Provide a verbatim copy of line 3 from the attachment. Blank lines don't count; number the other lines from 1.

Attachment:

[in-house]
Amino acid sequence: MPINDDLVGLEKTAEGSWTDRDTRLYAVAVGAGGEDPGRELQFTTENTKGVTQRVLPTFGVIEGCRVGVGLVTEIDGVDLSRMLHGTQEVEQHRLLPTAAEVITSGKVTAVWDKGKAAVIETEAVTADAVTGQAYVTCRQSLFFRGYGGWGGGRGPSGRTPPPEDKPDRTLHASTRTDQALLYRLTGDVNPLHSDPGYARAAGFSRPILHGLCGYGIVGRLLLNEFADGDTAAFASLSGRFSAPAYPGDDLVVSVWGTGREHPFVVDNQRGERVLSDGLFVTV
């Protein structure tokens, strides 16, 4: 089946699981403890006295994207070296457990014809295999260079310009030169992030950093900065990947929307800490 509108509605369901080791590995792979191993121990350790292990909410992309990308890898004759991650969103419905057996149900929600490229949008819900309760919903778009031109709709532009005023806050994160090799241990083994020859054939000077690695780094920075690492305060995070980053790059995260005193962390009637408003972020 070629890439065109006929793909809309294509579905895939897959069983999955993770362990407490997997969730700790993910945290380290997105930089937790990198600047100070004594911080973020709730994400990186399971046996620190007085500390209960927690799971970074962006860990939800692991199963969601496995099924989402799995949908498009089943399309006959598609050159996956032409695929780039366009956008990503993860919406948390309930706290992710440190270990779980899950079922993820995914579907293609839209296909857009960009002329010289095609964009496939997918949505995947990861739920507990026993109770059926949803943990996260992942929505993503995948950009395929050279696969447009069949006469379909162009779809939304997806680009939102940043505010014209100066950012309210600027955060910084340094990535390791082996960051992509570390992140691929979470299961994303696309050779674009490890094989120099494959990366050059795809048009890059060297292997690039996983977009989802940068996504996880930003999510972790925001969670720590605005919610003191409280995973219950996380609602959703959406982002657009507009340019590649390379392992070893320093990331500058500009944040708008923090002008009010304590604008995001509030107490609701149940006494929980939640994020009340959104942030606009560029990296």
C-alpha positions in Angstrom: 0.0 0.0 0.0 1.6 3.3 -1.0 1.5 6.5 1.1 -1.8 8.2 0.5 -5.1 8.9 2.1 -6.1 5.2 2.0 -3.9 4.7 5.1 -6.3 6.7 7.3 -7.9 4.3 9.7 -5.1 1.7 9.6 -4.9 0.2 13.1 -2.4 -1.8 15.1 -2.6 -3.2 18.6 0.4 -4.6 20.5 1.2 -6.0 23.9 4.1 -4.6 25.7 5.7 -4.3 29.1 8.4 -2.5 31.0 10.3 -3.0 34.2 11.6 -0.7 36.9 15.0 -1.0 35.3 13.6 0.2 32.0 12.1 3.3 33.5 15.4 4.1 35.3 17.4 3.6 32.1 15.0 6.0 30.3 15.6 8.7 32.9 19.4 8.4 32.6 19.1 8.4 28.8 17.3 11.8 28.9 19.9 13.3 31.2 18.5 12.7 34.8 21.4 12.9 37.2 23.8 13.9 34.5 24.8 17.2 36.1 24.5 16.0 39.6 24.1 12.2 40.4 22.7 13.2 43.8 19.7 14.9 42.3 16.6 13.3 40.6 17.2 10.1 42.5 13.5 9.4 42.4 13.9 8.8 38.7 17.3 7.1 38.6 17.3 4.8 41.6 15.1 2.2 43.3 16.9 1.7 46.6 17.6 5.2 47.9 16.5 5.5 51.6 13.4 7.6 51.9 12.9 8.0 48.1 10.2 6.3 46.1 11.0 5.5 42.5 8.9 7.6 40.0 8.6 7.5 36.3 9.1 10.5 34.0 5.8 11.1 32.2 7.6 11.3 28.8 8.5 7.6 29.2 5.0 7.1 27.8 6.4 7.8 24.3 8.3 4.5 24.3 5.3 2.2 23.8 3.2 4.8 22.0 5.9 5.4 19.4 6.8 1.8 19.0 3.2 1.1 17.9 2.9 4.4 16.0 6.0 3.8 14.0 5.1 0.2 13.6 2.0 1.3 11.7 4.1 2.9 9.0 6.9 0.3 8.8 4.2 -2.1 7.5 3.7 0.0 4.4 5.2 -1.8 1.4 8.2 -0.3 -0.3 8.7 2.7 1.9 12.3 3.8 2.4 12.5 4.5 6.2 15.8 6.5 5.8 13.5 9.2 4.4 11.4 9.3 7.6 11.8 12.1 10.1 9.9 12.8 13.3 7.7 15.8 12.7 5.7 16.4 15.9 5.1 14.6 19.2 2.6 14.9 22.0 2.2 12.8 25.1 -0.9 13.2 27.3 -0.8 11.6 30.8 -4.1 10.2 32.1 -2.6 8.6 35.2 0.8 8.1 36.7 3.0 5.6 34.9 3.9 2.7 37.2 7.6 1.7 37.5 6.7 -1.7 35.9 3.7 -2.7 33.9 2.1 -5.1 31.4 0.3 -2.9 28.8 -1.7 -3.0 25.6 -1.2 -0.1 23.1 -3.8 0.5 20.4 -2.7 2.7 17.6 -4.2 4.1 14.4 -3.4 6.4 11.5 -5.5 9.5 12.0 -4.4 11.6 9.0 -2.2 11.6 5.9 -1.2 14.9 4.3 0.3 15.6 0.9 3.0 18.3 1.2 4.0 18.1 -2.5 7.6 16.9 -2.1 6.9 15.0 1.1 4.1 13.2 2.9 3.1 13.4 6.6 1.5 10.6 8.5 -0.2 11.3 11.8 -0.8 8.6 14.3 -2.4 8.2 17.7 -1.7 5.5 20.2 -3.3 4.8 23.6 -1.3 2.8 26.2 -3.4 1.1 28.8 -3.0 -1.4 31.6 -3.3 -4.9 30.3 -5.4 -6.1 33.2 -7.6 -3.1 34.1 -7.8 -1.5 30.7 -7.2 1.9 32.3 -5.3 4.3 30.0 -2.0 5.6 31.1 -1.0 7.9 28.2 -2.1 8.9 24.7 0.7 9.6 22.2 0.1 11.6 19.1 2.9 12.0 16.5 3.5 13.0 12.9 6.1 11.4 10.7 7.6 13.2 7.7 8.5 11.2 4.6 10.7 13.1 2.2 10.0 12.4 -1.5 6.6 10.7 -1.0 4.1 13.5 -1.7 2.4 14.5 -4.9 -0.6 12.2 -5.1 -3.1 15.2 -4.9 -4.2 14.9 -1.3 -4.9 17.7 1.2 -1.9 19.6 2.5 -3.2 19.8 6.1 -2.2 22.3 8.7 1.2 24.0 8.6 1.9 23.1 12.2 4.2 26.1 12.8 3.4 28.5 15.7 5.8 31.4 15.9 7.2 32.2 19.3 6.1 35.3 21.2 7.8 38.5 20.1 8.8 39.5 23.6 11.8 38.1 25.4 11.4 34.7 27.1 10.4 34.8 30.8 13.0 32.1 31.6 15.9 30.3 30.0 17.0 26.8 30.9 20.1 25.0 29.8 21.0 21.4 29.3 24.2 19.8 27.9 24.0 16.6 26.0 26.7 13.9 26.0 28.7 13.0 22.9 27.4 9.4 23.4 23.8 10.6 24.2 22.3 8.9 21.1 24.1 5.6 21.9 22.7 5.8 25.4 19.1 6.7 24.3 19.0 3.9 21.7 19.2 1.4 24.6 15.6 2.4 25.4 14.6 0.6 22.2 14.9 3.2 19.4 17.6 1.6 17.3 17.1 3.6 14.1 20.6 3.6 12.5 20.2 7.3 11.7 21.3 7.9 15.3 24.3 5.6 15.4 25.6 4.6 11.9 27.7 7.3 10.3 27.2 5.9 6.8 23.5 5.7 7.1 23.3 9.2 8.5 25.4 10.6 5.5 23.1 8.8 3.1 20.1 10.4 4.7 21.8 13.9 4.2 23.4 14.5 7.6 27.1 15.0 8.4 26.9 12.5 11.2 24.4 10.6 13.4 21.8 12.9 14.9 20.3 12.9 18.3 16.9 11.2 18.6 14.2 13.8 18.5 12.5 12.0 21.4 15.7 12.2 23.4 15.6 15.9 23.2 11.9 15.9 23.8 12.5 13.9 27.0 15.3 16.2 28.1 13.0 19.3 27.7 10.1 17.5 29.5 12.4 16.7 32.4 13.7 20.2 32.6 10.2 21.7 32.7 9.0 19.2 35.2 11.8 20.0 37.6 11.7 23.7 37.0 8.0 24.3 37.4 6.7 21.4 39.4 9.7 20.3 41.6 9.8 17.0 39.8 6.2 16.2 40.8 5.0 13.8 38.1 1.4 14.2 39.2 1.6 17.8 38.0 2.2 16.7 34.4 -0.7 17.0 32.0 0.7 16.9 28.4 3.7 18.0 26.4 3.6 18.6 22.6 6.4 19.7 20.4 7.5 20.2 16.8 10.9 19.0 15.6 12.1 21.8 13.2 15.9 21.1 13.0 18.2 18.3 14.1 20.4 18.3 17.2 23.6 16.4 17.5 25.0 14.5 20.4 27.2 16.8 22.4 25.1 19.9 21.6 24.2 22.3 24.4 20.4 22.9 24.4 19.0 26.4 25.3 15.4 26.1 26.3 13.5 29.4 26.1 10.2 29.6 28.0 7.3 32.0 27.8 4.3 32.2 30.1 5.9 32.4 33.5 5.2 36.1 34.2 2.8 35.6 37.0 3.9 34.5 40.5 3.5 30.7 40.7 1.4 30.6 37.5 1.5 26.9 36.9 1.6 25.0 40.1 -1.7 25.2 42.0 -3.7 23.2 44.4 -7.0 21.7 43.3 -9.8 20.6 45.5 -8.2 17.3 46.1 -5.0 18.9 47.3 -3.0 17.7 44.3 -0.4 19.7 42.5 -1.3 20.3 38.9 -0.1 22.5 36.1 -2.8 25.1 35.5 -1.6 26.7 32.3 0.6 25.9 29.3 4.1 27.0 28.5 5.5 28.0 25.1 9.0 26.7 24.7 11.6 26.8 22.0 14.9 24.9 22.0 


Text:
């Protein structure tokens, strides 16, 4: 089946699981403890006295994207070296457990014809295999260079310009030169992030950093900065990947929307800490 509108509605369901080791590995792979191993121990350790292990909410992309990308890898004759991650969103419905057996149900929600490229949008819900309760919903778009031109709709532009005023806050994160090799241990083994020859054939000077690695780094920075690492305060995070980053790059995260005193962390009637408003972020 070629890439065109006929793909809309294509579905895939897959069983999955993770362990407490997997969730700790993910945290380290997105930089937790990198600047100070004594911080973020709730994400990186399971046996620190007085500390209960927690799971970074962006860990939800692991199963969601496995099924989402799995949908498009089943399309006959598609050159996956032409695929780039366009956008990503993860919406948390309930706290992710440190270990779980899950079922993820995914579907293609839209296909857009960009002329010289095609964009496939997918949505995947990861739920507990026993109770059926949803943990996260992942929505993503995948950009395929050279696969447009069949006469379909162009779809939304997806680009939102940043505010014209100066950012309210600027955060910084340094990535390791082996960051992509570390992140691929979470299961994303696309050779674009490890094989120099494959990366050059795809048009890059060297292997690039996983977009989802940068996504996880930003999510972790925001969670720590605005919610003191409280995973219950996380609602959703959406982002657009507009340019590649390379392992070893320093990331500058500009944040708008923090002008009010304590604008995001509030107490609701149940006494929980939640994020009340959104942030606009560029990296």